Although it took important steps to improve, Google’s transparency about the actions it took to enforce its own terms of service remained uneven (F4). In April 2018, YouTube released its first Community Guidelines Enforcement Report, which contained more comprehensive data about content the company removed for violating its rules (F4).5 However, Google disclosed nothing about actions it took to enforce its rules for other services. It also disclosed almost no data about its compliance with private requests to remove content or disable accounts—revealing significantly less information than Verizon Media, Twitter, Kakao, Microsoft, and Facebook (F7).
F1. Access to terms of service
Google provided the terms of service for Android mobile ecosystem in both English and Spanish.
F3. Process for terms of service enforcement
YouTube clarified that it gives government agencies special status when flagging content that violates YouTube's rules.
F4. Data about terms of service enforcement
YouTube disclosed more data about the nature and volume of content and accounts it restricted due to violations of its rules.
F8. User notification about content and account restriction
Google clarified a commitment to notify users when it restricts their account.
F11. Identity policy
Google improved its real name policies for developers.
Google tied with Apple for the second-best privacy score among internet and mobile ecosystem companies, after Microsoft. Its higher score in this category was a result of its strong disclosure of how it handles government requests for user information (P10, P11). Notably, Google made a clear commitment to challenge overbroad government requests, and provided clear examples and guidance of how it handles these types of requests (P10). Like other U.S. companies, Google did not divulge the exact number of requests received for user data under Foreign Intelligence Surveillance Act (FISA) requests or National Security Letters (NSLs), or the actions it took in response to these requests, since it is prohibited by law from doing so.6
Google lacked transparency about its handling of user data—despite revealing more information than most of its peers. It gave some information about what user information it collects (P3) but revealed less about what data it shares (P4). It improved its disclosure of its retention periods for some types of user information, but failed to disclose how long it retains each type of information collected, or whether it deletes all user information after users terminate their account (P6). Google also lost points for its vague disclosure of whether Android mobile users have the ability to turn off location data: the company previously stated that Android users could control whether the company collected location data through a setting at the device level. However, Google’s revised policy on managing location history stated that some location data may still be collected even when location history is turned off (P7).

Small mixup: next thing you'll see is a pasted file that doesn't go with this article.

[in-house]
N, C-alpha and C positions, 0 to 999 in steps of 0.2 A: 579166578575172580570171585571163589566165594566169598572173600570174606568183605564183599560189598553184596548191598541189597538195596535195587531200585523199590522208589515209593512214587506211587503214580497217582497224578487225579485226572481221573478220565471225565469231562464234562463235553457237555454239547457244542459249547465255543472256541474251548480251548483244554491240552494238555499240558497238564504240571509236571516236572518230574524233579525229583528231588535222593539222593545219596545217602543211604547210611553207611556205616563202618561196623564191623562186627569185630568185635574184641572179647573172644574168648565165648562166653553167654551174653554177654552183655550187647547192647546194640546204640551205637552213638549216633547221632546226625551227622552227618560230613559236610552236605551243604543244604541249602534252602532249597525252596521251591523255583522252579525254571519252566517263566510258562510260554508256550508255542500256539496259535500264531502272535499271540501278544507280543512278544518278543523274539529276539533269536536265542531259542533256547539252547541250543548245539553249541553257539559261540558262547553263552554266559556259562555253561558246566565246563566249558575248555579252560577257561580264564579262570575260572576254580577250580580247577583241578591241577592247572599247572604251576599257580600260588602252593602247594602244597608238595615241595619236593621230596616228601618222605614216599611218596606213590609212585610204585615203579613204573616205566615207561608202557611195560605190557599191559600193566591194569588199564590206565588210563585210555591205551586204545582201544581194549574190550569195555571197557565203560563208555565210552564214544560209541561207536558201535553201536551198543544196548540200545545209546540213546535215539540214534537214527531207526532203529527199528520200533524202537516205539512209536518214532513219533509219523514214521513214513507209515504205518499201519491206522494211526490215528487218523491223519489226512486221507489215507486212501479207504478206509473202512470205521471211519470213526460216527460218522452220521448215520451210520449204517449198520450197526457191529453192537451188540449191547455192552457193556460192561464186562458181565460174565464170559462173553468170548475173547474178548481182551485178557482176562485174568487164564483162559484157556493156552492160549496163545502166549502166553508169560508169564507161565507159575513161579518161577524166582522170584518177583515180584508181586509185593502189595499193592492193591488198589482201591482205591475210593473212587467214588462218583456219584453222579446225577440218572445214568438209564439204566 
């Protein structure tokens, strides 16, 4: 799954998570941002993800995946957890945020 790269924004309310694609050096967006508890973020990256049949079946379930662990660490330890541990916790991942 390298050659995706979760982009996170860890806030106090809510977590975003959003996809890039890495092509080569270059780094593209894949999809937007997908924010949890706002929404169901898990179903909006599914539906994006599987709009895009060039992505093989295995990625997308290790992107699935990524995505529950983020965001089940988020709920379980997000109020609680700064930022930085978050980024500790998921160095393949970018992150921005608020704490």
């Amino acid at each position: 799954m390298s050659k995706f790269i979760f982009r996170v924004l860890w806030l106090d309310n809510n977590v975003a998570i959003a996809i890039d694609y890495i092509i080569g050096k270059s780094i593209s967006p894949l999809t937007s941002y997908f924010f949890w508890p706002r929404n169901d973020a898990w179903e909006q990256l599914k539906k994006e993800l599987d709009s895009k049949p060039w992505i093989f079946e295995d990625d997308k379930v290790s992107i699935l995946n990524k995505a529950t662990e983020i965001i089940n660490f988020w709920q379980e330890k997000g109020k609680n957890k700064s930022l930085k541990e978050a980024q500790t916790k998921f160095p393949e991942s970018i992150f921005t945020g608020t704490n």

Google was also less transparent about its security policies and practices, disclosing less than Apple, Microsoft, Kakao, and Yandex (P13-P18). While it earned the highest score for disclosing ways for users to keep their accounts secure (P17), it failed to disclose anything about its policies for handling data breaches (P15). Google disclosed that it encrypts user traffic by default, but did not provide an option for users to end-to-end encrypt their private content or communications for Gmail, YouTube, or Google Drive (P16).
P2. Changes to privacy policies
P6. Retention of user information
Google clarified how long it retains some user data.
P7. Users’ control over their own user information
For the Android mobile ecosystem, Google revised information about managing location data at the device level, disclosing that some services may still save users' data even if location data is turned off.
P17. Account security (internet, software, and device companies)
Google clarified that Android users can view their recent account activity.
 For Google’s performance in the 2018 Index, see: rankingdigitalrights.org/index2018/companies/google
 Bloomberg Markets, Accessed April 18, 2019, www.bloomberg.com/quote/GOOGL:US
 YouTube Community Guidelines Enforcement Report, transparencyreport.google.com/youtube-policy/removals?hl=en
 “USA FREEDOM Act of 2015,” Pub. L. No. 114–23 (2015), www.congress.gov/bill/114th-congress/house-bill/2048